2012-13 Affliated Coursework
Under Milk Wood: A Play for Voices
Thursday, October 4, 2012 & Friday, October 5, 2012
UM-Flint Black Box Theater
As part of this year's Wyatt Exploration Program, the Department of History is co-sponsoring a staged reading by the Department of Theater and Dance of Under Milk Wood. First performed on radio in 1954, Under Milk Wood was written by Swansea born poet and author Dylan Thomas. It explores the characters and personalities of Llareggub, a fictional yet archetypal Welsh fishing village. Observing the dreams, thoughts and memories of the villagers during the course of a single day, this comedic play addresses themes of life, sex and death through the prism of its distinctly Welsh culture and setting. Although written in English, the rhythms, tones and famous alliteration of this "play for voices" is clearly influenced by Thomas's Welsh background. Students on the travel expedition will visit Welsh coastal villages reminiscent of Llareggub, including Laugharne where Dylan Thomas once lived, wrote and was buried.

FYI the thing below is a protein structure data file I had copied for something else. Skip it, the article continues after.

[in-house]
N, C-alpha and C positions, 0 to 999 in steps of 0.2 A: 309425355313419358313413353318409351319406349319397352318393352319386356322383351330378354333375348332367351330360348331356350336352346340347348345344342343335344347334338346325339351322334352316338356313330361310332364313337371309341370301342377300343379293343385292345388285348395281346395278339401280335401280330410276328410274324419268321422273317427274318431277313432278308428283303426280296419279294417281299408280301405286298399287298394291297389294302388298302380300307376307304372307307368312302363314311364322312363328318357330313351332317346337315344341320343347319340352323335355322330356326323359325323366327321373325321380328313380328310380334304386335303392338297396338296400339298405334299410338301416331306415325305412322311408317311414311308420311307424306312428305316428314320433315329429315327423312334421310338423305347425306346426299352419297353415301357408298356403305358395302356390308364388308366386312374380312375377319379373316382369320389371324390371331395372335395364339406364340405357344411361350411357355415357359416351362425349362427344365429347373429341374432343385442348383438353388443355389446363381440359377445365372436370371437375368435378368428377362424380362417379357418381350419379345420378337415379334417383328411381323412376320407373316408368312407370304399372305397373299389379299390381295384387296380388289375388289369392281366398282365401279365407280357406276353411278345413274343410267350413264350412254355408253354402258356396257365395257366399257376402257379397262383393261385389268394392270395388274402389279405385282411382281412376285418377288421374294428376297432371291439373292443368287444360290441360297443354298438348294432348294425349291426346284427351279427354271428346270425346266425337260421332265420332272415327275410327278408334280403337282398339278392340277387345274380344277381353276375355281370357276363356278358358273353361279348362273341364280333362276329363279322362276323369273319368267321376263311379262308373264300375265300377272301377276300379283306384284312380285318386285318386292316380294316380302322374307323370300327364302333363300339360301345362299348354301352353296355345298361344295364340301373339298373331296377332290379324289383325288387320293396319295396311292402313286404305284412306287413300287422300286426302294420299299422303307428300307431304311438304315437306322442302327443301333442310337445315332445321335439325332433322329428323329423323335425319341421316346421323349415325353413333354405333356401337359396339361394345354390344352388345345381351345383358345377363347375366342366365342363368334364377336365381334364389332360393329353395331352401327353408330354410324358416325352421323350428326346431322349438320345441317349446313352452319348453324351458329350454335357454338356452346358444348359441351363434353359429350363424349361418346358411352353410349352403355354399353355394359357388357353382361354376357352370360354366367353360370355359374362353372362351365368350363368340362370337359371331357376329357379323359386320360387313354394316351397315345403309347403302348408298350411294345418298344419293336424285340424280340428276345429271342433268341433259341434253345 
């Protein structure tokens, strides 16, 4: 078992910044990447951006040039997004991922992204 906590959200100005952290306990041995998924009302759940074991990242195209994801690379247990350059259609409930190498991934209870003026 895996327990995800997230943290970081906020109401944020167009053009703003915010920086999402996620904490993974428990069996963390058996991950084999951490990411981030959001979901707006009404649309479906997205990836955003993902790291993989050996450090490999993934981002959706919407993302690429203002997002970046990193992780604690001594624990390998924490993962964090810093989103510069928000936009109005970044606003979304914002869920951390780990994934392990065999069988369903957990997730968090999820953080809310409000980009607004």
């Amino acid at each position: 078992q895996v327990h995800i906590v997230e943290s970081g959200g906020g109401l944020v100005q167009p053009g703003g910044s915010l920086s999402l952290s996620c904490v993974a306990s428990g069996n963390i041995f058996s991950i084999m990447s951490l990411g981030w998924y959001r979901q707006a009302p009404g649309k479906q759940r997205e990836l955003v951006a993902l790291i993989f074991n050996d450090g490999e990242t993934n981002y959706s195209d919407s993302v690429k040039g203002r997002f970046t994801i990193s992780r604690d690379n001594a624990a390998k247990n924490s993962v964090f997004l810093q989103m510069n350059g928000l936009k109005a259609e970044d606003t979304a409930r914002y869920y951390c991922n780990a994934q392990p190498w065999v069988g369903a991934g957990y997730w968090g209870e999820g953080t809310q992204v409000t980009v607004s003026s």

Community Lecture: The Celtic Origins of Halloween
Dr. John Ellis
Wednesday, October 10, 2012
Villiage Community Room
Cromaine Library, 3688 N. Hartland Rd., Hartland, MI 488353
Today, Halloween is an enormously popular American holiday that is being exported across the world. Halloween, however, find its origins amongst the ancient Celts of Europe and many of its traditions are rooted in the folk customs once observed by Irish, Scottish and Welsh peasants. With particular attention to the Welsh festival of "Nos Galan Gaef," this presentation will explore the Celtic origins, traditions and customs of our contemporary Halloween. Although conducted off campus, this free community lecture is open to UM Flint students. A Wyatt Passport stamp will be available to students who attend. To participate, please register for the event at www.cromaine.org (click on the title of the lecture in the event calendar for an online form) or with the library by phone at (810) 632-5200.
Phone: (810) 632-5200
Web site: www.cromaine.org